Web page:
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U.S. Construction Starts Surged 10% in May

June 25, 2024
Overall market strength boosted by steep rise in energy work, as housing starts continue to gain momentum.

BEDFORD, MA — June 20, 2024 — Total construction starts rose 10% in May to a seasonally adjusted annual rate of $1.24 trillion, according to Dodge Construction Network. Nonbuilding starts gained an impressive 49% during the month, driven by the start of an offshore wind project and an LNG facility, while residential starts lost 7% and nonresidential building starts were down 2%.

On a year-to-date basis through May, total construction starts were up 11% from the first five months of 2023. Residential starts were up 16%, while nonbuilding starts gained 17%, and nonresidential building starts rose 3%.

For the 12 months ending May 2024, total construction starts were up 2% from the 12 months ending May 2023. Nonresidential building starts were down 7%, residential starts were up 5%, and nonbuilding starts were up 14% on a 12-month rolling sum basis.

“Even though May’s gain in construction starts was mainly due to a handful of large projects, the data highlights that there is some grassroots demand building in the market,” said Richard Branch, chief economist of Dodge Construction Network. “Single-family starts, in particular, have risen in 8 of the last 12 months despite high mortgage rates. Growth in single-family will incentivize further demand for retail, health, and education starts, among others, and the stability in the Dodge Momentum Index, which tracks projects in planning, underscores this optimism.”

Nonbuilding

Nonbuilding construction starts rose 49% in May to a seasonally adjusted annual rate of $463 billion. The increase was solely on the back of a massive gain in gas/utility starts as two large projects (offshore wind and LNG) got underway. Environmental public works starts fell 10%, miscellaneous nonbuilding starts lost 16%, while highway and bridge starts were 22% lower in May. On a year-to-date basis through May, total nonbuilding starts were 17% higher. Gas/utility starts were up 35%, environmental public works and miscellaneous nonbuilding were each up 24%, and highway and bridge starts were up 3% on a year-to-date basis through May.

For the 12 months ending May 2024, total nonbuilding starts were 14% higher than the 12 months ending May 2023. Utility/gas starts were up 28%, miscellaneous nonbuilding starts rose 19%, environmental public works starts moved 14% higher, and highway and bridge starts rose 4% for the 12 months ending May 2024.

The largest nonbuilding projects to break ground in May were the $10 billion Dominion Energy offshore wind project off Virginia Beach, Virginia, the $11 billion trains 1 & 2 of the Port Arthur LNG project in Port Arthur, Texas, and the $1 billion Green River Energy Center in Emery County, Utah.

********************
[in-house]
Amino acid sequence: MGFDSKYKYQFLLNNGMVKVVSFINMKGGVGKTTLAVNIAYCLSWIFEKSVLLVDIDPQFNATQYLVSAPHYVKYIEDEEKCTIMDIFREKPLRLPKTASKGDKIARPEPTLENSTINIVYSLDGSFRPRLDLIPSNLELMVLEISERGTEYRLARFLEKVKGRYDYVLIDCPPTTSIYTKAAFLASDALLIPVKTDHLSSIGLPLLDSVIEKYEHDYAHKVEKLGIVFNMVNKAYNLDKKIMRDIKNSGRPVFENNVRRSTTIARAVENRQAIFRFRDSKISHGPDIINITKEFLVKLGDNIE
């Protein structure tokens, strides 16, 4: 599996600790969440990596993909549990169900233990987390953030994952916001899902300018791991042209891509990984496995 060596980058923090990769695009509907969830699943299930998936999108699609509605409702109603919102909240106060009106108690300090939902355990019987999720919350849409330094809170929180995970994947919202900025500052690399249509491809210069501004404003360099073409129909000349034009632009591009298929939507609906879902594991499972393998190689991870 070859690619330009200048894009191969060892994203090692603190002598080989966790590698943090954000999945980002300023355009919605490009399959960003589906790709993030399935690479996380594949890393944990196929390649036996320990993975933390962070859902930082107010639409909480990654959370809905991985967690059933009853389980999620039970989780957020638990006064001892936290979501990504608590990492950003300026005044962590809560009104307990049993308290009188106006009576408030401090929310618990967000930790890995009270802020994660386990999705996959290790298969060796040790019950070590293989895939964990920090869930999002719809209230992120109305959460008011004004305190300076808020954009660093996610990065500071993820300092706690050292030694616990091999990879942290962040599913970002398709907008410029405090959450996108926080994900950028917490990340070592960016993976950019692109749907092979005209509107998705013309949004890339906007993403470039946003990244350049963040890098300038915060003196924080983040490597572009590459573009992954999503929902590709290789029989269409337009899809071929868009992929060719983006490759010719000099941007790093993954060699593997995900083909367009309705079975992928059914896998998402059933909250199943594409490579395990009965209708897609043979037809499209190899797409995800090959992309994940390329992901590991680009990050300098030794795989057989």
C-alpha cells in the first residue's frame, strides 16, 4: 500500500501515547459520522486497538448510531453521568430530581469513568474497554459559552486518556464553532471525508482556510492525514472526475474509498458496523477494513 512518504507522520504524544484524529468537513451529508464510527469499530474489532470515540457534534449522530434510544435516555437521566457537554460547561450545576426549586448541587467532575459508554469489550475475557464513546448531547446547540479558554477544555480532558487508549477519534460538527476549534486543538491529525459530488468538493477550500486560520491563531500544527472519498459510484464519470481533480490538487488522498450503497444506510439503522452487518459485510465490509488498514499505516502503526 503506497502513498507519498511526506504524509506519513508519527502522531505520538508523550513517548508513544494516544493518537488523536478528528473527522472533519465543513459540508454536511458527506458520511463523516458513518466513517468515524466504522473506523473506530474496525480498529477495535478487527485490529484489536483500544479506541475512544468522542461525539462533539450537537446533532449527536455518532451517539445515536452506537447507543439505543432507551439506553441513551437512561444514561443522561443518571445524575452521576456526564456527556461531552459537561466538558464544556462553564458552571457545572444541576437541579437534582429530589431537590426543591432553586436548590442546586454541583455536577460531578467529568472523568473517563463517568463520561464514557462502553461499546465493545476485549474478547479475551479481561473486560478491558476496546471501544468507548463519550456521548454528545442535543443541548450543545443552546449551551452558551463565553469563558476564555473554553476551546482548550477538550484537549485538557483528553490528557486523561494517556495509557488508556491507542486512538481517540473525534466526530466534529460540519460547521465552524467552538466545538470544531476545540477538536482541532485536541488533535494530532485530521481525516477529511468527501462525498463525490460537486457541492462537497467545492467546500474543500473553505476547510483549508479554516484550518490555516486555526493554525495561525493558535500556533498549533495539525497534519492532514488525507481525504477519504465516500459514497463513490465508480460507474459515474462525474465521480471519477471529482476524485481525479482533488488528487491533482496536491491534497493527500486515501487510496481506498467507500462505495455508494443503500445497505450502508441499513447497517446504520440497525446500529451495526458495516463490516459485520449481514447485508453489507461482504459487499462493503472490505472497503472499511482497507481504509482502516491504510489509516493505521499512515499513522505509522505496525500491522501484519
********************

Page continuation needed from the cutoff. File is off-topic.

Nonresidential

Nonresidential building starts fell 2% in May to a seasonally adjusted annual rate of $415 billion. Manufacturing starts lost 14% following a very strong April, while institutional starts dropped 6%. Commercial starts gained 10% due to gains in warehouse, office, and parking starts. On a year-to-date basis through May, total nonresidential starts were up 3%. Institutional starts were 20% higher, while commercial starts were down 5%, and manufacturing starts were 19% lower on a year-to-date basis through May.

For the 12 months ending May 2024, nonresidential building starts were 7% lower than the previous 12 months. Manufacturing starts were down 32% and commercial starts were down 11%, while institutional starts were 10% higher for the 12 months ending May 2024.

The largest nonresidential building projects to break ground in May were the $2.1 billion Tennessee Titans Football Stadium in Nashville, Tennessee, the $1 billion Gotion EV Battery plant in Manteno, Illinois, and the $875 million General Motors Battery Cell factory in New Carlisle, Indiana.

Residential

Residential building starts moved 7% lower in May to a seasonally adjusted annual rate of $365 billion. Single-family starts rose 2%, while multifamily starts lost 25%. On a year-to-date basis through five months, total residential starts were 16% higher. Single-family starts improved 29%, and multifamily starts were 5% lower on a year-to-date basis.

For the 12 months ending May 2024, residential starts were 5% higher than the previous 12 months. Single-family starts were 15% higher, while multifamily starts were 10% lower on a 12-month rolling sum basis.

The largest multifamily structures to break ground in May were the $200 million The Atlantic Club in Long Branch building in Long Branch, New Jersey, the $150 million mixed-use project at 880 Atlantic Avenue in Prospect Heights, New York, and the $150 million Tuscany at Gabriella Pointe in Gilbert, Arizona.

Regionally, total construction starts in May rose in the Midwest, South Atlantic, and South Central regions but fell in the Northeast and West regions.

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